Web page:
Art, Market and Methods

Subject AHIS20018 (2010)

Note: This is an archived Handbook entry from 2010.

Credit Points: 12.50
Level: 2 (Undergraduate)
Dates & Locations:

This subject has the following teaching availabilities in 2010:

Semester 2, Parkville - Taught on campus.
Pre-teaching Period Start not applicable
Teaching Period not applicable
Assessment Period End not applicable
Last date to Self-Enrol not applicable
Census Date not applicable
Last date to Withdraw without fail not applicable

On Campus

Timetable can be viewed here. For information about these dates, click here.
Time Commitment: Contact Hours: 2.5 A 1.5-hour lecture and a 1-hour tutorial per week.
Total Time Commitment: 102
Prerequisites: Completion of 12.5 points of first-year Art History or one of the Faculty of Arts' Interdisciplinary Foundation (IDF) subjects.
Corequisites: none
Recommended Background Knowledge: n/a
Non Allowed Subjects: 106-241 Materials and Techniques of Art; 107-031/670-347 Art and the Market: Then and Now.
Core Participation Requirements: For the purposes of considering requests for Reasonable Adjustments under the Disability Standards for Education (Cwth 2005), and Students Experiencing Academic Disadvantage Policy, academic requirements for this course are articulated in the Course Description, Course Objectives and Generic Skills of this entry.
The University is dedicated to provide support to those with special requirements. Further details on the disability support scheme can be found at the Disability Liaison Unit website:


Dr Christopher Marshall


Christopher Marshall

Subject Overview:

This subject deals with the creation and the reception of the work of art. It commences in 15th century Italy with an examination of the organisation of artists' workshops and concludes by analysing the relationships between contemporary artists, their materials and markets. Topics in the subject are varied but will focus around certain key issues: the changing status of the artist, the determination of authenticity and value, and the role of materials and markets in the construction of meaning.


Students who complete this subject should:

  • demonstrate an understanding of the changing role of artists and art objects within society;
  • demonstrate an understanding of issues raised by the creation and reception of works of art from the Renaissance to the present day;
  • be familiar with the ethical and theoretical issues raised by the authentication and valuation of works of art;
  • develop oral skills for the discussion of the physical and commercial aspects of the work of art and develop skills in essay writing relevant to this subject;
  • develop skills in research with the specialist primary and secondary source material in this subject.
Assessment: A 300 word exercise 20% (due during the semester), a 2000 word research essay 40% (due during the semester), and a 1700 word take home examination 40% (due in the examination period). A minimum 75% attendance at tutorials is expected as a hurdle requirement in order to submit assessment to pass the subject. Note: Assessment submitted late without an approved formal extension will be penalised at 2% per day. Students who fail to submit up to 2-weeks after the final due date without a formal extension and special consideration will receive a fail grade for the piece of assessment.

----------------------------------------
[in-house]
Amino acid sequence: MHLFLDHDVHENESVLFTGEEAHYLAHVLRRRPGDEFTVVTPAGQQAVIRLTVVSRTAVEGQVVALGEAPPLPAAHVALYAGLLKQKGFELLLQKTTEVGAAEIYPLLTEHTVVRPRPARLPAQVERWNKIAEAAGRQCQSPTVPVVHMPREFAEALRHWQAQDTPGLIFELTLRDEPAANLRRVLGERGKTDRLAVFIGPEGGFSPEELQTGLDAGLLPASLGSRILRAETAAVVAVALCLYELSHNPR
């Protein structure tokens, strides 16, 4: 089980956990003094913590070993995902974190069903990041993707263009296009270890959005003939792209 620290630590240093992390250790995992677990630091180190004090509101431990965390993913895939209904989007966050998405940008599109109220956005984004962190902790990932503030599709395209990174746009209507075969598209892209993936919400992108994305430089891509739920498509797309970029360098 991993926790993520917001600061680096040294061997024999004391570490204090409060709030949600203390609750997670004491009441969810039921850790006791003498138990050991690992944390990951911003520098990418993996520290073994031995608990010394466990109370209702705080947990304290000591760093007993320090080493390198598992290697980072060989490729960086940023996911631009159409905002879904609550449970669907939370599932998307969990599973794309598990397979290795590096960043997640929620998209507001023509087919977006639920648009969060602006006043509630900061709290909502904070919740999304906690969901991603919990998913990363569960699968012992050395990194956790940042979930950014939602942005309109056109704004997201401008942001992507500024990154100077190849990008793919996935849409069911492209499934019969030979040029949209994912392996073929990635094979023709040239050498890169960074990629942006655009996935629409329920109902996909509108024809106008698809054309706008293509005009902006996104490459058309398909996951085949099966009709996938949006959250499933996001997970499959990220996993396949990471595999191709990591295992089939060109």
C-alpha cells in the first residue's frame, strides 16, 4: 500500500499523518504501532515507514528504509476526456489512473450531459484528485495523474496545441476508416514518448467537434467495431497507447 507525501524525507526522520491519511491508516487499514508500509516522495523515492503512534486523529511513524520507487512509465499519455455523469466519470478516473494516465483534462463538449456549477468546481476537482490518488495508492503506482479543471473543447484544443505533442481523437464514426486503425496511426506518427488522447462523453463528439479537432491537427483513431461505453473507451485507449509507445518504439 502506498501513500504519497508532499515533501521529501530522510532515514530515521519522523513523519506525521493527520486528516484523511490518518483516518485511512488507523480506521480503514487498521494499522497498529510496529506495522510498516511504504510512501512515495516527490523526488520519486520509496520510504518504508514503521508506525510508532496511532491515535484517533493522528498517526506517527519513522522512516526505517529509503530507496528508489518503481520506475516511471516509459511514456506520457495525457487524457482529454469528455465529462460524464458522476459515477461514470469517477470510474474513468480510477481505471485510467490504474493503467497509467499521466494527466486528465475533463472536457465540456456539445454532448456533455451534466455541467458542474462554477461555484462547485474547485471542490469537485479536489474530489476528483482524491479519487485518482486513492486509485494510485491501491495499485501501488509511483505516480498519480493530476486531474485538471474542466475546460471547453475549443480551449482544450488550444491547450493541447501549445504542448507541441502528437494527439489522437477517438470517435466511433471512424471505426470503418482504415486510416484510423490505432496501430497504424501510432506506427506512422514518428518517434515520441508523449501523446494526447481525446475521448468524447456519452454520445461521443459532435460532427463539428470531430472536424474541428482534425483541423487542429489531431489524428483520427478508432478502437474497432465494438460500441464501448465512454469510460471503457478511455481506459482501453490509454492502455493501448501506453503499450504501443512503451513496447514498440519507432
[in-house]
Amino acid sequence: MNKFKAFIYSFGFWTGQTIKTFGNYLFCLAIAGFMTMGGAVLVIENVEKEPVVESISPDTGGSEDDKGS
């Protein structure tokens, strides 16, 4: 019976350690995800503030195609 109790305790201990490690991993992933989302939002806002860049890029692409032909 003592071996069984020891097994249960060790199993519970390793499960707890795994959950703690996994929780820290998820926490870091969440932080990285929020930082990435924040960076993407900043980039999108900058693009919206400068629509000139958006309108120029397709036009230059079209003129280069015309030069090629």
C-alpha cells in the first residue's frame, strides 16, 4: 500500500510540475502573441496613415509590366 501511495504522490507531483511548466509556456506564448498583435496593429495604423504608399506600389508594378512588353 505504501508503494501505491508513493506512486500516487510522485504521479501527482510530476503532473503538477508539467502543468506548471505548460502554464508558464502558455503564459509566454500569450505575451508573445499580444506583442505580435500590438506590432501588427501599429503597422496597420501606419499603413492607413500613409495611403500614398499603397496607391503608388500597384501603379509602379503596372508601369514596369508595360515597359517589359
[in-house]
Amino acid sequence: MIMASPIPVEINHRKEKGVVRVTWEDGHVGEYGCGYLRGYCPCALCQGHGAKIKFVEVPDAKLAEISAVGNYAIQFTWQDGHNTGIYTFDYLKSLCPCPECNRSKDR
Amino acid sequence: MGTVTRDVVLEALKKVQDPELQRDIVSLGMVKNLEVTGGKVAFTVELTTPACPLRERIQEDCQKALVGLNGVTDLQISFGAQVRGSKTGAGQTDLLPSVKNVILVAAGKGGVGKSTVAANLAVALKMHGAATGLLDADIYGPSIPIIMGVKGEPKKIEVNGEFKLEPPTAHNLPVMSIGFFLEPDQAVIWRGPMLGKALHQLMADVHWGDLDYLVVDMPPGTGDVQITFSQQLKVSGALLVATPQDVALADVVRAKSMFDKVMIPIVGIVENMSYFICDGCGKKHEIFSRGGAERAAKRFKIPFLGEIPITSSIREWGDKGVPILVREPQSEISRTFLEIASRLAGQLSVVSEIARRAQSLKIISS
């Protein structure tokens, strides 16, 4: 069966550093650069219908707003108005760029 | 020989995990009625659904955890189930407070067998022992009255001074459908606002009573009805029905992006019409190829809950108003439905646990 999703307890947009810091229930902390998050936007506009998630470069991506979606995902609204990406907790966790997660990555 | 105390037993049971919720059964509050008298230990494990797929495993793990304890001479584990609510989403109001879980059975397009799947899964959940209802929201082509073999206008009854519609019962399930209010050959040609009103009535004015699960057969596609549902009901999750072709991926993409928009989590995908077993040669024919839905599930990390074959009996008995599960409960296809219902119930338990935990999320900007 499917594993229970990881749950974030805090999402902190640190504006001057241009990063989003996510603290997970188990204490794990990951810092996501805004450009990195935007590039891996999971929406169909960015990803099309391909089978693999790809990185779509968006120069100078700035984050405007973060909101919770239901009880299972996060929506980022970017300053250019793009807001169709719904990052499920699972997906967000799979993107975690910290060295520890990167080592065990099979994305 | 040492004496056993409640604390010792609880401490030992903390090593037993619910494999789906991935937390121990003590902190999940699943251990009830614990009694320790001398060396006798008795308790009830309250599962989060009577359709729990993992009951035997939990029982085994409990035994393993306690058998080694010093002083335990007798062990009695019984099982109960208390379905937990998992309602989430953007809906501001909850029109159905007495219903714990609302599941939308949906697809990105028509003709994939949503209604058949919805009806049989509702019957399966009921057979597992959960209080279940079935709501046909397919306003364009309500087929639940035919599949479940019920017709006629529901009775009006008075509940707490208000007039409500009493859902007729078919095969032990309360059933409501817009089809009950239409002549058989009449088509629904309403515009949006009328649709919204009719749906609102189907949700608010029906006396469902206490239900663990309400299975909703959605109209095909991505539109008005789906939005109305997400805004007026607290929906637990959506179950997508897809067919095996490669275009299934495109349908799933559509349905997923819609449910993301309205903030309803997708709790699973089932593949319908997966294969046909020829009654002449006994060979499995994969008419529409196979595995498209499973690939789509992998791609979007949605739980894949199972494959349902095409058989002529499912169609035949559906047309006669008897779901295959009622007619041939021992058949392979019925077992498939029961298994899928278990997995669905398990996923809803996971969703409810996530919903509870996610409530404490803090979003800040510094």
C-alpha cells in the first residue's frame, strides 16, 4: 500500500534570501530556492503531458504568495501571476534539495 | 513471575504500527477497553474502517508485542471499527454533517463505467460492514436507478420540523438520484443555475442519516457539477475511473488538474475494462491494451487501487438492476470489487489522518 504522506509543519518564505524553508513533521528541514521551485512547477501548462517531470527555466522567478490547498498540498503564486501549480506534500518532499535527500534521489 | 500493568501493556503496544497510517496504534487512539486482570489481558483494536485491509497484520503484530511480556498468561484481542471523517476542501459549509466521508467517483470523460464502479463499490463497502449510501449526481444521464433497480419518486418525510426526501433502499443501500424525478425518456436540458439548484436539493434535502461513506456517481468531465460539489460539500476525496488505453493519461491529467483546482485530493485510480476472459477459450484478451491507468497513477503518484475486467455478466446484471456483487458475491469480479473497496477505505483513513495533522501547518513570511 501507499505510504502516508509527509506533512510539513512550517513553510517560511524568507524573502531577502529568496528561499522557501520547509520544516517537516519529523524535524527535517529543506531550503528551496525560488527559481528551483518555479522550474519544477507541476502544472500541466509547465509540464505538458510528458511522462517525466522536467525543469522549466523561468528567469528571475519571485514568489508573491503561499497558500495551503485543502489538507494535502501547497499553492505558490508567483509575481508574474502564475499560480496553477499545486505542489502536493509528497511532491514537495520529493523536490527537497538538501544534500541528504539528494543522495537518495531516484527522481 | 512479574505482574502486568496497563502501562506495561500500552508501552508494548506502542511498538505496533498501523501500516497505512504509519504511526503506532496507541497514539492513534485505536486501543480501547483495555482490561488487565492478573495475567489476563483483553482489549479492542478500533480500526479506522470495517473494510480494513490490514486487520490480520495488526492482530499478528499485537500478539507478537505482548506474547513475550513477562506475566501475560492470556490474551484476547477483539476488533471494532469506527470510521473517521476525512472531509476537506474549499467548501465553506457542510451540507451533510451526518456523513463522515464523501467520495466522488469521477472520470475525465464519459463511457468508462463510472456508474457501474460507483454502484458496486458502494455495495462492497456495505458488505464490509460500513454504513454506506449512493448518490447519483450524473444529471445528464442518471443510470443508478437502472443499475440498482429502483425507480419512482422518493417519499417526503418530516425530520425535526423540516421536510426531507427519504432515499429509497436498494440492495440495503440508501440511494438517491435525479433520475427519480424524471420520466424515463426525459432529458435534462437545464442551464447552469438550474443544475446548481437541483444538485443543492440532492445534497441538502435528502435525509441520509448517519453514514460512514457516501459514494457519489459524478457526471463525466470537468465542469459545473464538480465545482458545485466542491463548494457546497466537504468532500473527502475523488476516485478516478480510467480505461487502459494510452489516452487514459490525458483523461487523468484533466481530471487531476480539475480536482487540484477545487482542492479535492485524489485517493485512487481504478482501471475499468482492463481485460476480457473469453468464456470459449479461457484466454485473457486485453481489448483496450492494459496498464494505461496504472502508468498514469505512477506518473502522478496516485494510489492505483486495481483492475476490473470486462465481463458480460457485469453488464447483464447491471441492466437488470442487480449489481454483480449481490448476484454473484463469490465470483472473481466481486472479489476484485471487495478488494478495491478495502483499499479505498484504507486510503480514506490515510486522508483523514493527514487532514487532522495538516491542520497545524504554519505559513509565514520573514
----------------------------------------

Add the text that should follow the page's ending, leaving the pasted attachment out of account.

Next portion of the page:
Prescribed Texts:

A subject reader will be available.

Breadth Options:

This subject potentially can be taken as a breadth subject component for the following courses:

You should visit learn more about breadth subjects and read the breadth requirements for your degree, and should discuss your choice with your student adviser, before deciding on your subjects.

Fees Information: Subject EFTSL, Level, Discipline & Census Date
Generic Skills:

Students who successfully complete this subject should:

  • be able to research through the competent use of the library and other information sources, and be able to define areas of inquiry and methods of research in the preparation of essays;
  • be able to conceptualise theoretical problems, form judgements and arguments and communicate critically, creatively and theoretically through essay writing, tutorial discussion and presentations;
  • be able to communicate knowledge intelligibly and economically through essay writing and tutorial discussion;
  • be able to manage and organise workloads for recommended reading, the completion of essays and assignments and examination revisions;
  • be able to participate in team work through involvement in syndicate groups and group discussions.
Notes: Students who have completed 107-031 or 670-347 Art and the Market: Then and Now or 106-241 Materials and Techniques of Art are not eligible to enrol in this subject.
Related Majors/Minors/Specialisations: Art History
Art History
Art History
Art History Major

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